New Role for Grb10 Signaling in the Pancreas
- Department of Biology and Biochemistry and Centre for Regenerative Medicine, University of Bath, Bath, U.K.
- Corresponding author: Andrew Ward, .
After surgically removing the canine pancreas, Joseph von Mering and Oskar Minkowski linked the pancreas with diabetes for the first time (1). Their observation led to the use of purified pancreatic extracts to successfully treat diabetic patients some 30 years later, then to the identification and application of subcutaneous insulin delivery, as well as more recent islet transplantation therapies (2). Despite these life-saving advances, diabetes is still a global health care problem. However, there remains much to learn about the mechanisms involved in glucose homeostasis. Insulin receptor signaling is the central molecular pathway and remains the subject of intense research activity. Mouse knockout models have played a pivotal role in bridging the gap between our understanding of the relevant molecular mechanisms and glucose homeostasis in the whole animal (3–5).
In this issue, Zhang et al. (6) report on the pancreas-specific disruption of the Grb10 signaling adaptor protein gene. This builds on a long tradition of mouse knockout experiments targeting components of the insulin-signaling pathway. Seminally, germline or “global” disruption of the insulin receptor (Insr) gene revealed a subtle effect of Insr signaling on fetal growth (7) as well as perinatal lethality due to acute diabetic ketoacidosis (8,9). The physiological effects of gene disruption can be difficult to interpret when they involve such a severe phenotype and/or when signaling is altered within multiple insulin-sensitive tissues. To circumvent these problems “conditional” or tissue-specific mouse knockouts can be generated using Cre-lox technology, an approach used to great effect within the glucose homeostasis field. In a series of elegant experiments, the effects of Insr ablation have been analyzed separately in several tissues, including skeletal muscle, white adipose tissue (WAT), liver, brain, and pancreas (rev. in 3–5). This work revealed roles for Insr signaling in noncanonical insulin-responsive tissues, such as liver, brain, and endocrine pancreas that were more prominent than had previously been appreciated (4). A number of genes acting downstream of the Insr have also been the subject of mouse knockout experiments. Broadly speaking, knockouts resulting in impaired signaling, such as those for insulin receptor substrate-1 and -2 and Akt2, were associated with insulin resistance or diabetes, whereas knockouts that disrupted an inhibitor of insulin signaling (e.g., PTP1B) led to increased insulin sensitivity. These experiments also revealed myriad subtleties due to, for instance, redundancies between related factors and to the relative importance of individual factors in specific tissues (3–5).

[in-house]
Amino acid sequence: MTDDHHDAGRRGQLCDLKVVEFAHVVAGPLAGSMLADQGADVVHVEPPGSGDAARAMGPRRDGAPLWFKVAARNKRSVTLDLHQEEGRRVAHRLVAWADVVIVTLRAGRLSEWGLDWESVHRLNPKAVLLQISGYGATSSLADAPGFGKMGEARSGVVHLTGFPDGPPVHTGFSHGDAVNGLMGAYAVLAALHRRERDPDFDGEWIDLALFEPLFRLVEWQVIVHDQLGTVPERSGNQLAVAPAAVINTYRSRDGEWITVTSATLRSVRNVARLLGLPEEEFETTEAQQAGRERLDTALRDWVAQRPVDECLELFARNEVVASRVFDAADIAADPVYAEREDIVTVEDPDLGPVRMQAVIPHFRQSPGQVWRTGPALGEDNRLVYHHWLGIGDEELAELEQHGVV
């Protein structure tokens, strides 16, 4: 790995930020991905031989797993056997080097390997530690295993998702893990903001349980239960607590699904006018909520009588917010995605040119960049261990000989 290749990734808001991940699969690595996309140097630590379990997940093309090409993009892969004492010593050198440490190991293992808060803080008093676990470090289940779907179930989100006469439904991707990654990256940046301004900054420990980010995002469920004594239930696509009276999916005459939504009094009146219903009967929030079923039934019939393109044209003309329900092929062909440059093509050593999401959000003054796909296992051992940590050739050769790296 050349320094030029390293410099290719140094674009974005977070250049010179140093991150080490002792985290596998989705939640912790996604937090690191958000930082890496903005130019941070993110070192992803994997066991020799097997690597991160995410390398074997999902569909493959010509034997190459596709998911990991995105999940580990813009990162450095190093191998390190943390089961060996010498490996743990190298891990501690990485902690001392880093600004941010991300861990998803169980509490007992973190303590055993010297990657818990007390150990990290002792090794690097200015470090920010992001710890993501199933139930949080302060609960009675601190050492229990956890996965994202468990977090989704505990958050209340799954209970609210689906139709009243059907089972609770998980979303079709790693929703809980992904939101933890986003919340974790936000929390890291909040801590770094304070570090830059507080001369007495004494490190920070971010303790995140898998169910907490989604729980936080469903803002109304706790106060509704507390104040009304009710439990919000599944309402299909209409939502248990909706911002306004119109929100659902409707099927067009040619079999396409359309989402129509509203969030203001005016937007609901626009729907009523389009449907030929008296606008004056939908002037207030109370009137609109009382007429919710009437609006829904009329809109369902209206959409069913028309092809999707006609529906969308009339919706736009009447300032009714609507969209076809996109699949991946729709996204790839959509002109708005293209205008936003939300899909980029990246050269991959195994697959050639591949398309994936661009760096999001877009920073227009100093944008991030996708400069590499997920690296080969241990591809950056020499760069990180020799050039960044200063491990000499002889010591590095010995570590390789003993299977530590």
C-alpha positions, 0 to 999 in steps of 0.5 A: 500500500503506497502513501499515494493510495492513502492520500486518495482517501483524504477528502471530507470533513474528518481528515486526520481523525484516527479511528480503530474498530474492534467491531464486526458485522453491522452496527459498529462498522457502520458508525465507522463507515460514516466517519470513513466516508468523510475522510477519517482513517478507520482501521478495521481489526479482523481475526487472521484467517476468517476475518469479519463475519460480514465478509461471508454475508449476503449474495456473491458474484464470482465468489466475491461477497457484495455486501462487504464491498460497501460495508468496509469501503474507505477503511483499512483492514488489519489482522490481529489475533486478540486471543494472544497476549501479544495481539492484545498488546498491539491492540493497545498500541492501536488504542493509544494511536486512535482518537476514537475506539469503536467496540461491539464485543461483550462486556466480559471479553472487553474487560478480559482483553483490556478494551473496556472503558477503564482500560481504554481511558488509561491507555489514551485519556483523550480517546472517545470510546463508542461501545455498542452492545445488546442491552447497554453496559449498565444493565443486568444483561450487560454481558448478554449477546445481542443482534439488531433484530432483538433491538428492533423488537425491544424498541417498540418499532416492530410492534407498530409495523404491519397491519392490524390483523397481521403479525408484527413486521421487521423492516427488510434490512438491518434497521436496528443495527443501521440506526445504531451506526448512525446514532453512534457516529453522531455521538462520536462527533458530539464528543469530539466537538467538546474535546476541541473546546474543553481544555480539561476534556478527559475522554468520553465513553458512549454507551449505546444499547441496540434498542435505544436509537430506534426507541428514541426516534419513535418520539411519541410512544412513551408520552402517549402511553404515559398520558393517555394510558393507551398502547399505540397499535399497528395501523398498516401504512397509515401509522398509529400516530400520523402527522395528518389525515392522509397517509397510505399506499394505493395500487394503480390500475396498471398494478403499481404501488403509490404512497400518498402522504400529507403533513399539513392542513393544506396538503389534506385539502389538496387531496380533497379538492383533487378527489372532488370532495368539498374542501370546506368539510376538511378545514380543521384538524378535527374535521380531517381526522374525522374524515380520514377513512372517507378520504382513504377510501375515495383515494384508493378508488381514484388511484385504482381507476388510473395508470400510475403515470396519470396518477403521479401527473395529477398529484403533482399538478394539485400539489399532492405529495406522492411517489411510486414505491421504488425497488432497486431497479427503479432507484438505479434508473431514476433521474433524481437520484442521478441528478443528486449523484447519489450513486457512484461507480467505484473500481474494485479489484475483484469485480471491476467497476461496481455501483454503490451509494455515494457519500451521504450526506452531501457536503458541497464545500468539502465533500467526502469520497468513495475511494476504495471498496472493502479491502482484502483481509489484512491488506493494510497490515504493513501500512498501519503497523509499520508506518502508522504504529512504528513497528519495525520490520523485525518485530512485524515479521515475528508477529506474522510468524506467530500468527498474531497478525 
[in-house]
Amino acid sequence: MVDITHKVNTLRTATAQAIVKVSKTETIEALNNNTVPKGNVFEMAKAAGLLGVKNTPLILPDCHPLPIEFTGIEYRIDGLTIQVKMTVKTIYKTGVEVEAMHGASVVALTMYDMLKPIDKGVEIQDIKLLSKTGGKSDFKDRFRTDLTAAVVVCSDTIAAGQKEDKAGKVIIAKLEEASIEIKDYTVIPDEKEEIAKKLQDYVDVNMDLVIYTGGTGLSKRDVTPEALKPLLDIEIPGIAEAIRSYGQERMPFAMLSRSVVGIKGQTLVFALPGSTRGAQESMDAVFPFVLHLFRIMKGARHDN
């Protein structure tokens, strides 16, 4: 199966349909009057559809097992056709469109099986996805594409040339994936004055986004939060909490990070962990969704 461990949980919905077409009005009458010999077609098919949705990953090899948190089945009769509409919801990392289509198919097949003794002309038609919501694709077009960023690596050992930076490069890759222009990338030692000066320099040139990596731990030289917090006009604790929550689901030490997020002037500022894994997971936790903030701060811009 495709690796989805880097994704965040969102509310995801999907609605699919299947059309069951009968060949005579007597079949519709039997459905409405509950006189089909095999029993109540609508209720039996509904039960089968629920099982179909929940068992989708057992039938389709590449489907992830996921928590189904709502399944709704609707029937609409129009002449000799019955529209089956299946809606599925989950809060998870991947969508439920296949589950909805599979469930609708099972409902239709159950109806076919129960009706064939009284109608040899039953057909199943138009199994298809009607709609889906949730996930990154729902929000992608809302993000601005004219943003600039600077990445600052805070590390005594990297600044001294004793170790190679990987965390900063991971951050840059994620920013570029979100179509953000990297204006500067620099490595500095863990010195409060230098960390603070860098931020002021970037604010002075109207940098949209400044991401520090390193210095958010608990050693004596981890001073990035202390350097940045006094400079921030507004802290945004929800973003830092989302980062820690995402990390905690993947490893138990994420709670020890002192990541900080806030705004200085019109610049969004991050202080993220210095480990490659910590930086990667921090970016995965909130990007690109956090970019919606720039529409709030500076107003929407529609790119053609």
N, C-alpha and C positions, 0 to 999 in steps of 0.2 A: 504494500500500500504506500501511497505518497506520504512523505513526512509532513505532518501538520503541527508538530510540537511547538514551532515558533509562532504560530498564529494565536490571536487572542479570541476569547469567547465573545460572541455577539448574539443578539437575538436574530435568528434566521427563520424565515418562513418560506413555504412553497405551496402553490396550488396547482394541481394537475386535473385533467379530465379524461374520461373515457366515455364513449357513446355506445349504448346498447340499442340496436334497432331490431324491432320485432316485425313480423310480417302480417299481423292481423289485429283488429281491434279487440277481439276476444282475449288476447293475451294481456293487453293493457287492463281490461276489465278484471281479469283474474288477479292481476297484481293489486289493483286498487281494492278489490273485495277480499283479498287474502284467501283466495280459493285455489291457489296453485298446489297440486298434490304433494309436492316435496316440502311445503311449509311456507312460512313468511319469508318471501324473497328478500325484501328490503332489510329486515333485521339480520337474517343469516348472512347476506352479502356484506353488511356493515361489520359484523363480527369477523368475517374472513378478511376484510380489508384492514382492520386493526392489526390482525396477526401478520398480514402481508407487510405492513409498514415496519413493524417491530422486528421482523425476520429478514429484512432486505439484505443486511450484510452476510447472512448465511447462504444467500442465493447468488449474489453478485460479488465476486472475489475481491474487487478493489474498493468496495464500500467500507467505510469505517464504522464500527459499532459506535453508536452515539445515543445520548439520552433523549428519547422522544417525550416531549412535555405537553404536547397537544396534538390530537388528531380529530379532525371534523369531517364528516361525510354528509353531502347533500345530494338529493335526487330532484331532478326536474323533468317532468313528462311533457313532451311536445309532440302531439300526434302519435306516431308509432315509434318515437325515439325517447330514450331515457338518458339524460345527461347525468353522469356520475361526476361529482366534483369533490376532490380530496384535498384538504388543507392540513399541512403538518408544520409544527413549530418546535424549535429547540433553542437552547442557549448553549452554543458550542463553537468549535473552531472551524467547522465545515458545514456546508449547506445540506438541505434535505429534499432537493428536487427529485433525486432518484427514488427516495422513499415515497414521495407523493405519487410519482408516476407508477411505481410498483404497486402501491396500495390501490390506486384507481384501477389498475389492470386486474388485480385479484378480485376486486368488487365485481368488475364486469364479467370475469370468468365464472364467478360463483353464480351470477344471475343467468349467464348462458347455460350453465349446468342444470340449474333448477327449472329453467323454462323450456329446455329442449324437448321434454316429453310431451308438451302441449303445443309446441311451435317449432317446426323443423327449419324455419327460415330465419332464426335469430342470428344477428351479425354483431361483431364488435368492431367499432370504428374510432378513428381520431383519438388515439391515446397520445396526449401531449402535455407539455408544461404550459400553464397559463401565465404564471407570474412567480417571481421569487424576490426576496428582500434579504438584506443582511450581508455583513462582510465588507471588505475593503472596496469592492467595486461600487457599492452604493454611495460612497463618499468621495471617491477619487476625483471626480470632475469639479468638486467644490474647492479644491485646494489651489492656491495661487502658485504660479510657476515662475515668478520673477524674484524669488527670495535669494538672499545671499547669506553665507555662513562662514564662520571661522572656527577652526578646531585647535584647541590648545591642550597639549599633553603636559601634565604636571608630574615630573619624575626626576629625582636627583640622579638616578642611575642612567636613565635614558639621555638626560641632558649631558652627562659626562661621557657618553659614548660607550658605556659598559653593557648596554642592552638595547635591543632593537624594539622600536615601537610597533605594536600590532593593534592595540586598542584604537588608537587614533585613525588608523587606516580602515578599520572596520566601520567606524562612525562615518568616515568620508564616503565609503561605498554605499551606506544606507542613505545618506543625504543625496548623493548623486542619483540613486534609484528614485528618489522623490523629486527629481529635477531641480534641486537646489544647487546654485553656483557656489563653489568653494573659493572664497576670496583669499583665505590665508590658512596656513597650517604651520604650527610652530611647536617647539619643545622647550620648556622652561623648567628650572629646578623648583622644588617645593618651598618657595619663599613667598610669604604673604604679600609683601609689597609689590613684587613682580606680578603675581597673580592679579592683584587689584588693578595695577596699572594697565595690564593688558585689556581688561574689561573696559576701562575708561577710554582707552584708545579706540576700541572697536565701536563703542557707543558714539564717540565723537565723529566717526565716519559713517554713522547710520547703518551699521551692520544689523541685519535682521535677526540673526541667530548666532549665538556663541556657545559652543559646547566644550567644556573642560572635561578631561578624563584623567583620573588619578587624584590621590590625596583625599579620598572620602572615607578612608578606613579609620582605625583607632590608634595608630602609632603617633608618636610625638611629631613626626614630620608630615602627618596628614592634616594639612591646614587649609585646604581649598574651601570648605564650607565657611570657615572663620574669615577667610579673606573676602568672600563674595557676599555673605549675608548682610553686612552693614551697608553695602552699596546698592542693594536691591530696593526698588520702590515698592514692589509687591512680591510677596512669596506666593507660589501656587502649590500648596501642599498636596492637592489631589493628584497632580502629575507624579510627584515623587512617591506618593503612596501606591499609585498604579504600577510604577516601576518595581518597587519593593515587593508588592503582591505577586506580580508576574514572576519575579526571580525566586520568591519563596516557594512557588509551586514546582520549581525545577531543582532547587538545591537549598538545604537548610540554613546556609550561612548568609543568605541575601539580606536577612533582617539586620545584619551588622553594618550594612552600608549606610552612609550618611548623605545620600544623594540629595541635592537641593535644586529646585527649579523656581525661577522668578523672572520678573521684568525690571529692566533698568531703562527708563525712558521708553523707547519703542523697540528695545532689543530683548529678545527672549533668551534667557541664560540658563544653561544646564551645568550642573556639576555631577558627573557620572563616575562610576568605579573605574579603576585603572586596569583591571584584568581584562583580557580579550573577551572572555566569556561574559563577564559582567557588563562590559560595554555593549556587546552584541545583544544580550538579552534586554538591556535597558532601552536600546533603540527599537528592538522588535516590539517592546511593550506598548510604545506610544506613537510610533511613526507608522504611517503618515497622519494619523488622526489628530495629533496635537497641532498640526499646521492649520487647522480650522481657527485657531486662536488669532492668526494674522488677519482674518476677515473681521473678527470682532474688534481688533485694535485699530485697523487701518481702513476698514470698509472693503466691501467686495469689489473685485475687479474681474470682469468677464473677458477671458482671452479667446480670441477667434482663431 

The Grb10 signaling adaptor functions to inhibit signaling through receptor tyrosine kinases including the Insr and insulin-like growth factor type 1 receptor (Igf1r) (10). Grb10 germline knockout mice have elevated Insr/Igf1r downstream signaling, at least in skeletal muscle and WAT, without an increase in circulating insulin levels and have an enhanced ability to clear a glucose load from the circulation (11–13) (Table 1). Expression of Grb10 is widespread during fetal development but more restricted postnatally, including in both canonical (muscle and WAT) and noncanonical (pancreas and brain) insulin-responsive tissues (11,12). Grb10 is known to inhibit both fetal and placental growth, such that Grb10 knockout mice are at birth ∼30% heavier than their wild-type sibs (14). In adulthood, Grb10 knockout mice have increased muscle mass and reduced adipose compared with wild types (11,12,15). This “antidiabetic” phenotype of lean body proportions with an enhanced ability to clear blood glucose is very interesting but needs to be better understood.